Our proposals for the Longwater junction

Norwich Cycling Campaign has produced indicative drawings of the minimum provision needed at the Longwater junction to provide a safe and direct crossing for “non-motorised users” – i.e .cyclists and pedestrians. Derek Williams explains

The Longwater out-of-town shopping centre – designed for cars, not people

For the background to all this, see Cycling through Longwater, a sorry tale of unplanned development.

The minimum design

Overview map

The minimum design, taking one lane of traffic from the A47 bridge (click image for a larger version)

Detailed views

Detailed view of the William Frost Way crossing
(click image for a larger version
Detailed view of the A47 crossing and southern roundabout (click image for a larger version)

The minimum proposal provides for a continuous segregated cycle and pedestrian route from the existing shared-use cycle track on Dereham Road (shown in green), across William Frost Way and the A47 junction – conforming to current design standards (known as LTN 1/20) – and connecting to the proposed developer-funded shared-use cycle track to Easton. It features five Toucan crossings: three across William Frost Way and one each for the slip roads on and off of the A47.

There simply isn’t room over the bridge for two inbound lanes of general traffic and even a single shared-use path, which is why Norfolk County Council have proposed a substandard “cyclist dismount” section using a narrow footpath across the bridge. In this proposal, in line with current regulations, a fully segregated cycle track and footpath would displace one lane of general traffic from the bridge. There would be a crash barrier to protect cyclists and pedestrians from the heavy traffic using the bridge.

This is far from ideal, but doable within the tight cost constraints and is the only practical option. The five Toucan crossings would impose a huge delay for people crossing and would therefore need to be fully responsive. The need to take one traffic lane from the bridge would cause traffic queues. However, the safety of pedestrians and cyclists should come higher than considerations of traffic handling. Providing a cycling and walking route through the junction is supposed to be a priority.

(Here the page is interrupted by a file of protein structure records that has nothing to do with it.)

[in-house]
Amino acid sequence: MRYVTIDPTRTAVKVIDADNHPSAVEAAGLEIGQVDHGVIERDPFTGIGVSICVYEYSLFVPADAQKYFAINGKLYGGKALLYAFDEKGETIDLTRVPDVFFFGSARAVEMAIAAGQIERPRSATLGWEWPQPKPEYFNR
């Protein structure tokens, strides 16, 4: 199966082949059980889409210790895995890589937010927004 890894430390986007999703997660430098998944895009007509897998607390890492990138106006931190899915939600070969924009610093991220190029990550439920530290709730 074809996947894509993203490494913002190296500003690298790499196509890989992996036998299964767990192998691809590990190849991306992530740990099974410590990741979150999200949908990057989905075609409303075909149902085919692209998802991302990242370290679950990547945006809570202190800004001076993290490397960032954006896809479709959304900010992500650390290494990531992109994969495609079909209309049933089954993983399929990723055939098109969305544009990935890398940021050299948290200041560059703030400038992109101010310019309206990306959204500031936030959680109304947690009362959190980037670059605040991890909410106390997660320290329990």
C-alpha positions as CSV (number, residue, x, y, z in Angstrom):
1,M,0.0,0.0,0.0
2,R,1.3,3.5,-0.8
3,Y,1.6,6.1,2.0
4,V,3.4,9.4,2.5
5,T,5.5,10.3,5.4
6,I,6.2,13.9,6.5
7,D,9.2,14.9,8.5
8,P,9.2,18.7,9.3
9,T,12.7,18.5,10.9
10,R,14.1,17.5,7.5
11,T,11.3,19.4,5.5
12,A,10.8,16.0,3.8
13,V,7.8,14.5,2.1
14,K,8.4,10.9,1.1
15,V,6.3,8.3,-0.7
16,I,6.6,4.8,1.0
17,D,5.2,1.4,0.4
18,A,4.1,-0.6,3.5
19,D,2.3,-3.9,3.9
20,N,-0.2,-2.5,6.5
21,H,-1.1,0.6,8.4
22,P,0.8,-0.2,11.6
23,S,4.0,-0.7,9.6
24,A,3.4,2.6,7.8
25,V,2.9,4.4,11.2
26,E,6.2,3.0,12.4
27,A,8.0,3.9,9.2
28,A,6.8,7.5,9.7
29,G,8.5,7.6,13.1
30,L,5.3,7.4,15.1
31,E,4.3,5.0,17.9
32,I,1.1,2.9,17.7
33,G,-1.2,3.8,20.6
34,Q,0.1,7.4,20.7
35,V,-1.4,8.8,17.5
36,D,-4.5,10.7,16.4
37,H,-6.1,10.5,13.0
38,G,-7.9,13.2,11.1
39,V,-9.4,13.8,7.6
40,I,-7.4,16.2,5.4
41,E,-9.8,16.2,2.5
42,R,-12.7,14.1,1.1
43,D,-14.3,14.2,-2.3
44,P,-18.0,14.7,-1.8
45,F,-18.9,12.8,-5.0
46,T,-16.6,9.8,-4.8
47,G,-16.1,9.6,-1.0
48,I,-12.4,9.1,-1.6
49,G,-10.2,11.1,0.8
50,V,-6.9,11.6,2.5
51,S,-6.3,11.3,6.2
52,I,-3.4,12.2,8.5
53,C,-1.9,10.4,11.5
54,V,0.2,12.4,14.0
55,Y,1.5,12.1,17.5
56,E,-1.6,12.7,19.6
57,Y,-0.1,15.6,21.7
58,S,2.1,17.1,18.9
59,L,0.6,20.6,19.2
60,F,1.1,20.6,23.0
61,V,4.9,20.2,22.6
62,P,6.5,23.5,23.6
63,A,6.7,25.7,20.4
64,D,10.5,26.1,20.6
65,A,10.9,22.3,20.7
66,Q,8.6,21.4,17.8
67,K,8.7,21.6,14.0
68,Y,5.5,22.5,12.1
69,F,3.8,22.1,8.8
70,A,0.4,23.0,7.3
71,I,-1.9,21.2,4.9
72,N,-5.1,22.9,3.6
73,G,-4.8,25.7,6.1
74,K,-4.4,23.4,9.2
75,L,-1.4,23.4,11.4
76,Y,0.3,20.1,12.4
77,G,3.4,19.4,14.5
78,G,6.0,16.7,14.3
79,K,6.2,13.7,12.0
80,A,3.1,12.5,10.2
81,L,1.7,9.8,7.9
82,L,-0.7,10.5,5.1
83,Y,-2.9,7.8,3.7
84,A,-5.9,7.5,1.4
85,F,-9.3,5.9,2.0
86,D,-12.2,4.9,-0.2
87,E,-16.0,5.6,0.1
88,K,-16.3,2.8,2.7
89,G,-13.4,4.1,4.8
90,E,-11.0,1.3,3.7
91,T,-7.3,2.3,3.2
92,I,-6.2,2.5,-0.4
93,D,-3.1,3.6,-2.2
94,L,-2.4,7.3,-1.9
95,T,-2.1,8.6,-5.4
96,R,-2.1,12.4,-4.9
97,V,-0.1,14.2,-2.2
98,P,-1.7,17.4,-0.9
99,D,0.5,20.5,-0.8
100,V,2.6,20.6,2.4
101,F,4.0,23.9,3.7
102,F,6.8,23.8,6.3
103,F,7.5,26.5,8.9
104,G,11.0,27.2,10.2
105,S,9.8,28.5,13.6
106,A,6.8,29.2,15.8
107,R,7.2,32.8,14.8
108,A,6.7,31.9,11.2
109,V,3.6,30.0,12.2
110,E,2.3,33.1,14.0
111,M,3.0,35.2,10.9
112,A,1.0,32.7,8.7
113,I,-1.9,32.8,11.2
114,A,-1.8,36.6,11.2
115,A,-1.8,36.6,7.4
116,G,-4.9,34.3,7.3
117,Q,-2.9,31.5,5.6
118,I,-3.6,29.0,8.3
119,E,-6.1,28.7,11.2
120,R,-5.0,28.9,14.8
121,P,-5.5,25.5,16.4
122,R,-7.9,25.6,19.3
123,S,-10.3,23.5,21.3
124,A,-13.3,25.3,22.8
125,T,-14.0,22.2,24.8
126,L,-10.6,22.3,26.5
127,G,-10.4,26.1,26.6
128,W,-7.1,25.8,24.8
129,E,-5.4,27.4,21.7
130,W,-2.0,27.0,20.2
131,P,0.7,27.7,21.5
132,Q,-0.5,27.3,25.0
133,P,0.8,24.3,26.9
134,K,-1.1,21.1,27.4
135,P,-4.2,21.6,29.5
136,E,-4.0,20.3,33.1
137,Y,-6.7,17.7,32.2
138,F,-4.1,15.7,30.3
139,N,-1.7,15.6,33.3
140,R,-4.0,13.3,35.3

A large part of the whole problem is caused by lax planning by the council in the development of William Frost Way, the Longwater shops, the industry in the valley and the massive new housing estate of Queen’s Hills. This has created an impossible situation around the roundabout, on the city side of the junction in particular, but also for the whole A47 junction.

Norfolk County Council saw the chance to force a quart into a pint pot by tweaking the design of the junction, but that came at the expense of pedestrian and cycling safety. In truth, some major changes are required at Longwater that go far beyond the scope of this project. However, the fact we are in this situation comes down to poor planning control. Given the granting of recent planning applications for a new supermarket and an industrial unit it’s clear no lessons have been learned.

What’s currently being proposed

In order to achieve the aims of the conditions put on the development of the new housing at Easton in 2015 by Norfolk County Council (our emphasis in red):

“… a key element of the development is the delivery of a 3m wide shared use footway/cycleway from the development, along Dereham Road to the Longwater Interchange, over the Interchange and connecting into the existing footway/cycleway on William Frost Way and then along Dereham Road to Costessey. Crossing of William Frost Way will be by using a new controlled crossing.” (source)

So the scheme was supposed to connect across William Frost Way to the Dereham Road cycle route into the city. Within the limited scope of this project it’s important this happens, because the route across William Frost Way is a part of the “safe route to school” for the pupils of the nearby Ormiston Victory Academy in New Costessey. From the same document: